Napping in Hanoi

I think the heat is making everyone sleepy here in Hanoi. We went to the fabric market and my friend Yossi pointed out this tired vendor:

When we ate dinner at a restaurant, Kate went to the bathroom and discovered a door with an open window. When we looked in, a few people were taking a nap right next to where we were eating!

We were at a temple last weekend, and Anna discovered a sleeping monk!

Taking a nap can happen anywhere.  This guy is parked by a very busy street (although what street in Hanoi isn’t busy?)

Other things happen on the street that are surprising to us…. like getting a haircut or shave:

Mohawks are popular here for the summer:

And if you have lice or gray hairs, that’s something else you can take care of (this is a common sight on the street):

I have seen 2 dishwashers in total since I arrived in January, and they were in the homes of two embassy families (they have very nice places). Mostly people just do it the old fashioned way, right on the sidewalk:

We were so happy this past week to welcome our friend and final visitor to Hanoi, Jackie Acho. Her husband John was a real hero staying at home with their two kids so she could come to Asia for the first time in her life. One of my Vietnamese friends was so surprised that she would come so far and leave her family at home for a week. I told her we American women were very lucky and we had great husbands. Of course we had to take Jackie out to one of our favorite street food restaurants, Bun Bo Nam Bo:

Here is a shot of the kitchen. As is usual with these kind of places, they make one thing only here. The noodles and herbs are so fresh. The food in Vietnam is amazing. We are going to miss it.

We took Jackie to our friend Phuong’s house – it was her daughter’s 1st birthday, so there was a big meal!

Here is the birthday girl, Ming Que:

Phuong took us to an orphanage near her home called Bo De.  We brought rice and milk and Matthew handed out some baseball cards to the boys. It was very sad and difficult to see 150 children without parents.

Sadly, a lot of people who mean well bring the children candy and junk food. They had lots of rotten teeth.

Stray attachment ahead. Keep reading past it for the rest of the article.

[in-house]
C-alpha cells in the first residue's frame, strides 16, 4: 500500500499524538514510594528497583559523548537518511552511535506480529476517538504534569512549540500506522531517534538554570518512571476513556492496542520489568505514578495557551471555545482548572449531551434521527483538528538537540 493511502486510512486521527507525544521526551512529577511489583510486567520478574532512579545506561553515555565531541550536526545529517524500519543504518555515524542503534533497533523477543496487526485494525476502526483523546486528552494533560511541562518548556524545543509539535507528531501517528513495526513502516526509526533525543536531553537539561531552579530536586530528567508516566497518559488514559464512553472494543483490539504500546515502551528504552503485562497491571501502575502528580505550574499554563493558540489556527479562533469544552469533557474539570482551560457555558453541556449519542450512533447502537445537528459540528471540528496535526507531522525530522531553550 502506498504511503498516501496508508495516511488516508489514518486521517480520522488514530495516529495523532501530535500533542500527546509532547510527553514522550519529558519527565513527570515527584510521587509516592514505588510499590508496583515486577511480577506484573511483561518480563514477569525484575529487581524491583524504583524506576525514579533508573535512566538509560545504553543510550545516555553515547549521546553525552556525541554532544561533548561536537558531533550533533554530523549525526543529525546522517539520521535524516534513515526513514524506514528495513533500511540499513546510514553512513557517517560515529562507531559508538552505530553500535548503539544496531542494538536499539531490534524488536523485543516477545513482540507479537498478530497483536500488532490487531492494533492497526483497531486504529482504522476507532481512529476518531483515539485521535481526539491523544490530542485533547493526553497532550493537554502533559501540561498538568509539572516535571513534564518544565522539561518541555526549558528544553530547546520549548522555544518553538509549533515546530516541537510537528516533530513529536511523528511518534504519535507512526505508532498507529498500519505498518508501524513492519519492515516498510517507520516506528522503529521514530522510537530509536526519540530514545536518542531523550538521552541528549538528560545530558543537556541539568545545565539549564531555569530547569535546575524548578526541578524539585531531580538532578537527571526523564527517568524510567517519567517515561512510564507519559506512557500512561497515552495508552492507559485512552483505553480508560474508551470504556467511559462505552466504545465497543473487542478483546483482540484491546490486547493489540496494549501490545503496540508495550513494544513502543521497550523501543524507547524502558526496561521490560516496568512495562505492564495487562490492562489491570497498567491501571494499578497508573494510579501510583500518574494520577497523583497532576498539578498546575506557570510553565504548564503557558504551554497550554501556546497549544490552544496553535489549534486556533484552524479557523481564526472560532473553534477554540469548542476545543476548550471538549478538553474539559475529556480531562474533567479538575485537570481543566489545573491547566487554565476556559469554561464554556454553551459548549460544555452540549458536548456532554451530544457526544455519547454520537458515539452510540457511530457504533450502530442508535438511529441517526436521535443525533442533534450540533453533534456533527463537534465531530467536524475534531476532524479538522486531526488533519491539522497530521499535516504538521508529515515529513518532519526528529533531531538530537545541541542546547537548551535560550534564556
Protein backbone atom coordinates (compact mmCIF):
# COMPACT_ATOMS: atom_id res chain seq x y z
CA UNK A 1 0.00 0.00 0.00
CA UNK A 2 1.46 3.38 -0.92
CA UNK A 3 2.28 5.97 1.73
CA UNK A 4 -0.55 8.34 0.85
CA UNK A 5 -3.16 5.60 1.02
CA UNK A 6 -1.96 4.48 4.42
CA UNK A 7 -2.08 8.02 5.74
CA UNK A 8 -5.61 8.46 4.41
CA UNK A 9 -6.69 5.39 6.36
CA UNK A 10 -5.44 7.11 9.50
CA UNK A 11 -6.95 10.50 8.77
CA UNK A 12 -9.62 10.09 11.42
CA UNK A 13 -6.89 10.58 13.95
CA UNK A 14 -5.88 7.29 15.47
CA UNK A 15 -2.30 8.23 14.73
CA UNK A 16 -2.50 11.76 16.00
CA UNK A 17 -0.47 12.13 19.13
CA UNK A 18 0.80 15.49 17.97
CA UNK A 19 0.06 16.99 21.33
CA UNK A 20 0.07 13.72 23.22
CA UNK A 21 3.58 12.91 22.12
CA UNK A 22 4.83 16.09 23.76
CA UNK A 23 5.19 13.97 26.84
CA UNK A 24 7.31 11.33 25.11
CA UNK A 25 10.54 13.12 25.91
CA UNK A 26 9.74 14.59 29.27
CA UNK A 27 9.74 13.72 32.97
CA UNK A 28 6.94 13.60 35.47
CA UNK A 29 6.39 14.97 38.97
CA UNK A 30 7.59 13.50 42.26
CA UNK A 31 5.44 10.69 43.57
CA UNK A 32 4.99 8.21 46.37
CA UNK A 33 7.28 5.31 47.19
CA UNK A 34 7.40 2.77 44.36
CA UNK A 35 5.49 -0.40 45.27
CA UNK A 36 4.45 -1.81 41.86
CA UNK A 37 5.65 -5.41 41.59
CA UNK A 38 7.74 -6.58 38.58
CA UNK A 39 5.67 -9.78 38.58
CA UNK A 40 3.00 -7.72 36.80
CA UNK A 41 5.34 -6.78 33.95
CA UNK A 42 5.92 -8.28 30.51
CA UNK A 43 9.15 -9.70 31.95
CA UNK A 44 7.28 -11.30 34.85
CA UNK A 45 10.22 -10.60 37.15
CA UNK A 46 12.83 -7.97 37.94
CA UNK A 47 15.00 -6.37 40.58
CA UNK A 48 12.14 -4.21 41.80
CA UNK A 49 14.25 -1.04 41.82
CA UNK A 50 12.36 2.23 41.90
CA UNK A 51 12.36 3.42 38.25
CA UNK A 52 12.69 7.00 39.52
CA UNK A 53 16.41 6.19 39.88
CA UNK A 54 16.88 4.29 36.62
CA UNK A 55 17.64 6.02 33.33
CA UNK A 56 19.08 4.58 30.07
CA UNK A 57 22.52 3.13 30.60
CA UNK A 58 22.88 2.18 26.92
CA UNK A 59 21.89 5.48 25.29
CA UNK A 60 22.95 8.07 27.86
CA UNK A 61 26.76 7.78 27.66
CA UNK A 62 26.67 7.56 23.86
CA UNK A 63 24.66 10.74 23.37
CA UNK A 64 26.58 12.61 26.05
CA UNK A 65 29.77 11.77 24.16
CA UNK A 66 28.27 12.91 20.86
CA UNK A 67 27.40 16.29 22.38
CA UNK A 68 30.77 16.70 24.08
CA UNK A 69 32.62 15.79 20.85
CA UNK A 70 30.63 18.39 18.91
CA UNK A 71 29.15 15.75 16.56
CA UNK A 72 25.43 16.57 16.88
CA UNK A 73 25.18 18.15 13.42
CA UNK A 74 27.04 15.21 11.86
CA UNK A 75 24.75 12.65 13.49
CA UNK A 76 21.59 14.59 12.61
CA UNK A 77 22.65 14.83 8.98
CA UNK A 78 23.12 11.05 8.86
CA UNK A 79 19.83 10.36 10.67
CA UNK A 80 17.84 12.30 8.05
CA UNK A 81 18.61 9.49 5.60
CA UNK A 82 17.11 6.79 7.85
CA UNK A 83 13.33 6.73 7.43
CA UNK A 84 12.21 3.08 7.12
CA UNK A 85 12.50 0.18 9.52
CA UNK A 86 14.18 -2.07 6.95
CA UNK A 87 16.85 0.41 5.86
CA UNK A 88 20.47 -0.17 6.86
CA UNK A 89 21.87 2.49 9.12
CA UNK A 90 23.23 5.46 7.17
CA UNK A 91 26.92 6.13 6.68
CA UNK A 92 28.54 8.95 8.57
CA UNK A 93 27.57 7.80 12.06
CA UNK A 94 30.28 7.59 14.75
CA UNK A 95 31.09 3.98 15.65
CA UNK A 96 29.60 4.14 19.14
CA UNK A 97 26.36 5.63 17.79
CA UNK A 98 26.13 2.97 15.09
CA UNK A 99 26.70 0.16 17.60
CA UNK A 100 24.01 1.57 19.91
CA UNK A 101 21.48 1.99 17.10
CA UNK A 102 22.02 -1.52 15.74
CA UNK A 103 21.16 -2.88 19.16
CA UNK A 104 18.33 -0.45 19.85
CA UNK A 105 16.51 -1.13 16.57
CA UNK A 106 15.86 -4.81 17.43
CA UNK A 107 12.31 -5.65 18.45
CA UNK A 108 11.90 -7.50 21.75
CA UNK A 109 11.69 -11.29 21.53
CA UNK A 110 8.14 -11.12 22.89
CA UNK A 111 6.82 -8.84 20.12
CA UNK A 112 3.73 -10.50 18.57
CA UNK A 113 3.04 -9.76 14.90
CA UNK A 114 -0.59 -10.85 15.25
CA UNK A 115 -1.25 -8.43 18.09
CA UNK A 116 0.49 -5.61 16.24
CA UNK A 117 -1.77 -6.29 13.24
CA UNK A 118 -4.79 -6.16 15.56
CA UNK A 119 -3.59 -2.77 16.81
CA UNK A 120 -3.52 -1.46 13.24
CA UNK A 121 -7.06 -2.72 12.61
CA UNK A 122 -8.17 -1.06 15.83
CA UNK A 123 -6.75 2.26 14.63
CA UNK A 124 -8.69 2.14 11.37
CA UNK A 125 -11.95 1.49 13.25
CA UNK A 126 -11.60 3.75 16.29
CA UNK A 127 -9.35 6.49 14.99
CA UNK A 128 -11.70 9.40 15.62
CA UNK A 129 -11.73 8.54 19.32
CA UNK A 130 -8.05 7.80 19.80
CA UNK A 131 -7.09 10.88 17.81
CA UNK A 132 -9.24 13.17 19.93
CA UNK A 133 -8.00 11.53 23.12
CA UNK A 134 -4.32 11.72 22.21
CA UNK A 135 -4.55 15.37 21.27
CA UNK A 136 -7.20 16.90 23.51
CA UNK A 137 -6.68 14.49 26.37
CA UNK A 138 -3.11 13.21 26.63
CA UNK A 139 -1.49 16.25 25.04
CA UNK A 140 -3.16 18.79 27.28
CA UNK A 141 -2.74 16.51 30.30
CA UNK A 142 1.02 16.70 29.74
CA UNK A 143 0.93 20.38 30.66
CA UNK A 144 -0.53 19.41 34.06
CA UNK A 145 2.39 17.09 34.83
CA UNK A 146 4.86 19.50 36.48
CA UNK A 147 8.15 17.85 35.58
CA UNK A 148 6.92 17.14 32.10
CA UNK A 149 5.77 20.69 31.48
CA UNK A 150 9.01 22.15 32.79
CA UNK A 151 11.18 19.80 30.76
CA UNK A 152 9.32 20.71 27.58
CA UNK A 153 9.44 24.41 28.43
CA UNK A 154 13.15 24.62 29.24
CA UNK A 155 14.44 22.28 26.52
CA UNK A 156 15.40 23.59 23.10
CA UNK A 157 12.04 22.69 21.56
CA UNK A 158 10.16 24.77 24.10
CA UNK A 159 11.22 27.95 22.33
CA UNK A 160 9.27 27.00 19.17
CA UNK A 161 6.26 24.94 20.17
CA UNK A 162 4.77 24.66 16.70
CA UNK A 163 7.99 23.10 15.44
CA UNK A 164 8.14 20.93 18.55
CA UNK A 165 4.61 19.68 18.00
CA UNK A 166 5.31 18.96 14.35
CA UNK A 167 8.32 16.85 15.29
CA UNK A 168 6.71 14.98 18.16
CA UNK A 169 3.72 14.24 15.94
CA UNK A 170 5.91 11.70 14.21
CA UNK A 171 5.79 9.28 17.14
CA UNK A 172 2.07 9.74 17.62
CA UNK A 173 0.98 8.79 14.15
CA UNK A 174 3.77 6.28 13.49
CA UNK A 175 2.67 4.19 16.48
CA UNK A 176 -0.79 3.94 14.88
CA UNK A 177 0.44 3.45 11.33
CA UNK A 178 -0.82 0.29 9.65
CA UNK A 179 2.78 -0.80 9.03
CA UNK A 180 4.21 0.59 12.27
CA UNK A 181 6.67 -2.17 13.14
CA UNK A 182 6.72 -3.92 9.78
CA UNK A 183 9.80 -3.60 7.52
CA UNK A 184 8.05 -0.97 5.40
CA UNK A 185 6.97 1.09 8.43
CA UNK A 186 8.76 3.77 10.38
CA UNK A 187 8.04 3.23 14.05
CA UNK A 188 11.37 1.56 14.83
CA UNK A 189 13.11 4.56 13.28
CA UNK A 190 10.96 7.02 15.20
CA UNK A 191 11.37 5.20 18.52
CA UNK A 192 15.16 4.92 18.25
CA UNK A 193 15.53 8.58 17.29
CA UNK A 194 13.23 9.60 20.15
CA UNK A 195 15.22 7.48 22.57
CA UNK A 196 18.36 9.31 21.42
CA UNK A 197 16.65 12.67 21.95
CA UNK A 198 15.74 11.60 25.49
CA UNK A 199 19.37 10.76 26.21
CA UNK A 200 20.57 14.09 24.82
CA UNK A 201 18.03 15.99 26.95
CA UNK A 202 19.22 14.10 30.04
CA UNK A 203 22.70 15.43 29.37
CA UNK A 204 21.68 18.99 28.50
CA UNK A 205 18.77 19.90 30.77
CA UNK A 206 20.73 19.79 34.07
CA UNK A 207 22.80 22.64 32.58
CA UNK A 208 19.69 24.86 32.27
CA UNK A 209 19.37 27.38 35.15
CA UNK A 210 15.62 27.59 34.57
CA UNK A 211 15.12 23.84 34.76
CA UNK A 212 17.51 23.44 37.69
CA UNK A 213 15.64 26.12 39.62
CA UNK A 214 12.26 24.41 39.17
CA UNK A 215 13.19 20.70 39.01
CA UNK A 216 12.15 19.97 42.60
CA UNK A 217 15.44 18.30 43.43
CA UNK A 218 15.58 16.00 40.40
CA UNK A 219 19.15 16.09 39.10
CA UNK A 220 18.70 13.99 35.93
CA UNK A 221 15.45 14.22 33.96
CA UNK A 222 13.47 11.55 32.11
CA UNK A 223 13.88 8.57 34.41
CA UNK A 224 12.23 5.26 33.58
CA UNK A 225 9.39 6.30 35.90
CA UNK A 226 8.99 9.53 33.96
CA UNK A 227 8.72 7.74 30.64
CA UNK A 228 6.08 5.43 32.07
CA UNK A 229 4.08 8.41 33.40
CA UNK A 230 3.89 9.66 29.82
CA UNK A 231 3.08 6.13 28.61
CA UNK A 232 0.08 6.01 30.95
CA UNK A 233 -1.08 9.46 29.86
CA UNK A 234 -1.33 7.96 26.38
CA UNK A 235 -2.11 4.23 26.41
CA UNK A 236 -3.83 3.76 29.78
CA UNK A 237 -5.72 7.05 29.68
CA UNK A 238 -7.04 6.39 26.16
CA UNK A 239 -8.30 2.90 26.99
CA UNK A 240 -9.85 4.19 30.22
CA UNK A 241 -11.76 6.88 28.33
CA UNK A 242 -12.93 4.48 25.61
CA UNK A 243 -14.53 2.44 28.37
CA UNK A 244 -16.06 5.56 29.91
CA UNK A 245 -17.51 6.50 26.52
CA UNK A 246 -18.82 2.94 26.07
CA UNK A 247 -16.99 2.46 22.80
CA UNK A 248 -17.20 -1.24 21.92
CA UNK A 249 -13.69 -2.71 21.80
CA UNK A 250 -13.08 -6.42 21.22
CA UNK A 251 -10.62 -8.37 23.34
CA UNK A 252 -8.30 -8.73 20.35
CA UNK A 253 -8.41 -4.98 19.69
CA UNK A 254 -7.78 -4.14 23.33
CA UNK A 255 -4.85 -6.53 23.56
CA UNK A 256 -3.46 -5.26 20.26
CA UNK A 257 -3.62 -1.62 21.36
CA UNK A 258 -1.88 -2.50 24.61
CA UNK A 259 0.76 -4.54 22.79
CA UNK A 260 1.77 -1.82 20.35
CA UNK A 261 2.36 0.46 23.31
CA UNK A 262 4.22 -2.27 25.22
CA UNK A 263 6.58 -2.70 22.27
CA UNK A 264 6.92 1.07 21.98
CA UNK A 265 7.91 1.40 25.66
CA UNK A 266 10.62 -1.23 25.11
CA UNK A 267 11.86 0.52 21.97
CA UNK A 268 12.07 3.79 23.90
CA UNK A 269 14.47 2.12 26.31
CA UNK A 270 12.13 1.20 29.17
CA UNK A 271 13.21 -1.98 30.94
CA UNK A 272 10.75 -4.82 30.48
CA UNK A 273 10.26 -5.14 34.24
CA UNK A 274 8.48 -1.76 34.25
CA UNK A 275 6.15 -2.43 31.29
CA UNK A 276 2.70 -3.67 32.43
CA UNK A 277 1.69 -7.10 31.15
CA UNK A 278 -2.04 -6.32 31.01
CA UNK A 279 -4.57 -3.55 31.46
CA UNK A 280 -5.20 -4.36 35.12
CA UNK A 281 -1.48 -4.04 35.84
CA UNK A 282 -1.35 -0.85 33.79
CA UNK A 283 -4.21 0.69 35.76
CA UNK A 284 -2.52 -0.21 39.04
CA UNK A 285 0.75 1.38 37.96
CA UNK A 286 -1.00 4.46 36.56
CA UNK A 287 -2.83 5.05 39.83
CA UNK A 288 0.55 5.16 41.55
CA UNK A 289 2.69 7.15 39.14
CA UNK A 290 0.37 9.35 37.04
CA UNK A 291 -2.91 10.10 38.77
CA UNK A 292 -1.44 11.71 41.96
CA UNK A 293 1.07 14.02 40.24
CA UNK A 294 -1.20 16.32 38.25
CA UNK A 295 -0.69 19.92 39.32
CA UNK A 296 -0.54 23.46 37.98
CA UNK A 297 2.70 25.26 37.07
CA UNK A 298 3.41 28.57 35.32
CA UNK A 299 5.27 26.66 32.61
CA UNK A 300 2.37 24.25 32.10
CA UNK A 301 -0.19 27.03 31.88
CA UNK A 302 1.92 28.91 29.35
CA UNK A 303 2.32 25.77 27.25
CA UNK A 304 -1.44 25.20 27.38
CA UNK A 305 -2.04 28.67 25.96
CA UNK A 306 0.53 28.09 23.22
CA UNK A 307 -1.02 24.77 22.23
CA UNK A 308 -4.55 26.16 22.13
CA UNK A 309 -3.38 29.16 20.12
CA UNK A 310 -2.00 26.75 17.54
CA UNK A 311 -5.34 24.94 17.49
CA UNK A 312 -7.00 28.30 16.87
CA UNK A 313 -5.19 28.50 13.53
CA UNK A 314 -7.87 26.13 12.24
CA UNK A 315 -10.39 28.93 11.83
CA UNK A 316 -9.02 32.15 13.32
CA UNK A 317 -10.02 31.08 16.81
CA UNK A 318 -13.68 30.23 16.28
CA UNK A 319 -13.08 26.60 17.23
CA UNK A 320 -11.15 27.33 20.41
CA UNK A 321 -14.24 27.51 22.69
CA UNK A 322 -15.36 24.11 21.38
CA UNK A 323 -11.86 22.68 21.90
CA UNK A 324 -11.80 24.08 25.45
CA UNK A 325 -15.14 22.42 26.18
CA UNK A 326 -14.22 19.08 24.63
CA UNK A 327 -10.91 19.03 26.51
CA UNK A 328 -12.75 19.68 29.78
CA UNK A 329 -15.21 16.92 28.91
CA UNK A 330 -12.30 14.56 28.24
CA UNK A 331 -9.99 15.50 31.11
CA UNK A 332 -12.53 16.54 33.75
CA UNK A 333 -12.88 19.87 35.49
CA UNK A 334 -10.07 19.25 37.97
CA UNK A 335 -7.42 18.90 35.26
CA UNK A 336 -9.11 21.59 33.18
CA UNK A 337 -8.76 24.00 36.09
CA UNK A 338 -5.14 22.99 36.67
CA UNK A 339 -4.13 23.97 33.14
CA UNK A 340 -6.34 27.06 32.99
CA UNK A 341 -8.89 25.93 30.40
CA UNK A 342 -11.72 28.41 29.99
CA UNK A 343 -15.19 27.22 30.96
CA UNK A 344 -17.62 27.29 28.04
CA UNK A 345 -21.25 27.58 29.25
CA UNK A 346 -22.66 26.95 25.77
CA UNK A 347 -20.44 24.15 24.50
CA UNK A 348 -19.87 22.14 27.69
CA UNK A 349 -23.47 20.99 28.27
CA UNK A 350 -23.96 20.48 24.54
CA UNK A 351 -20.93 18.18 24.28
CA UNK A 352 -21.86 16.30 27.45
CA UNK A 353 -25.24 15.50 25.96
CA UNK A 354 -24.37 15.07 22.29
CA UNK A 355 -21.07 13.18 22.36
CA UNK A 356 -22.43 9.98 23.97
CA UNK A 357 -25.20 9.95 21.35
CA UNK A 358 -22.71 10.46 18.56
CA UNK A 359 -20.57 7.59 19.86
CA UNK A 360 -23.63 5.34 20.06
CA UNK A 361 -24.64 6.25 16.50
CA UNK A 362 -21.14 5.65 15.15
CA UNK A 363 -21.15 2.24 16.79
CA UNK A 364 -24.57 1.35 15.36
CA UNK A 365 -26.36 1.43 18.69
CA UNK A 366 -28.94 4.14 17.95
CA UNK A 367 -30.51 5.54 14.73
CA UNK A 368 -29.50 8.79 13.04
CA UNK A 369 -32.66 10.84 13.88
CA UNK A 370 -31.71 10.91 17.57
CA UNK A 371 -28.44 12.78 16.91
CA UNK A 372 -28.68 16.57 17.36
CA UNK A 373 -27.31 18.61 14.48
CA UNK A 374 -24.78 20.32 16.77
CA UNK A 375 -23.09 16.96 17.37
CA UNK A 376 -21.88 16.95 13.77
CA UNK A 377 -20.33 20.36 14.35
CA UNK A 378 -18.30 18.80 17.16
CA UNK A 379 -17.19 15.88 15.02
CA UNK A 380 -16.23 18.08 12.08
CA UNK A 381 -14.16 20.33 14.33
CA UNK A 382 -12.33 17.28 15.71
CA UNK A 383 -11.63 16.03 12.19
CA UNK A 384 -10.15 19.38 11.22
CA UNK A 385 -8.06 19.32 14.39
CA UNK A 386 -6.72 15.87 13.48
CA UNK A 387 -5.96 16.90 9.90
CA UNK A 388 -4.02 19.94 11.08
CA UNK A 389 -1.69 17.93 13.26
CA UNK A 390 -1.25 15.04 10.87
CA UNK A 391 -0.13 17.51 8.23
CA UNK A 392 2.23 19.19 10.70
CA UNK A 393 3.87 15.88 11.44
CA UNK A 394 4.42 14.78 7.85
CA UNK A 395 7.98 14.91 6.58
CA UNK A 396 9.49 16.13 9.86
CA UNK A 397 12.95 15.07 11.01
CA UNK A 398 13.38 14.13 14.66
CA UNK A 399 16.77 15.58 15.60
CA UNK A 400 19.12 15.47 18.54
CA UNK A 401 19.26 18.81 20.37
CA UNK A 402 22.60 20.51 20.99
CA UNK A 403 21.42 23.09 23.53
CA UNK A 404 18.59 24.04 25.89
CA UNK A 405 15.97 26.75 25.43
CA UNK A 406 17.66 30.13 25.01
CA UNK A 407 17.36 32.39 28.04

Some of the smallest babies were sleeping in hammocks!!

Later on the way home we had to squish into a taxi, and Kate sat on my lap in the front seat…we’ve gotten lax here!

The next day we were walking around Hanoi and saw a Pentecost celebration outside the Catholic cathedral. The costumes and music were beautiful.

We had dinner at a friend’s house that has a beautiful view of West Lake.

Hanoi is so full of sights. It’s a delight to walk around and take photos. Even after 5 months, I cannot get over seeing children riding on motorbikes without helmets. Many of the infants ride with netting covering their heads – maybe to keep the bugs off?

If you’re pregnant, it’s best to ride side-saddle:

And who says you can’t have an ice cream cone on a motorbike?

Hold on tight!

Even though it’s well into the 90s most days, many of the Vietnamese cover up all their exposed skin so they don’t get a tan:

And some other funny things I saw today… guinea fowl and other wild birds being sold on the side of the road:

Gourds for sale:

And a children’s photographer called Tom and Jerry???

Speaking of wild birds, collecting them and hanging their cages around your house and business is a very popular hobby here in Hanoi:

Some people have 10 or more birds!

Anna found double banana twins!!

While we’re still enjoying our last few weeks here, we are really excited to get home and see family and friends. We are especially eager to meet a new cousin of ours that was born in NYC right before we left, so we have yet to meet little Leo!  Except by Skype, that is.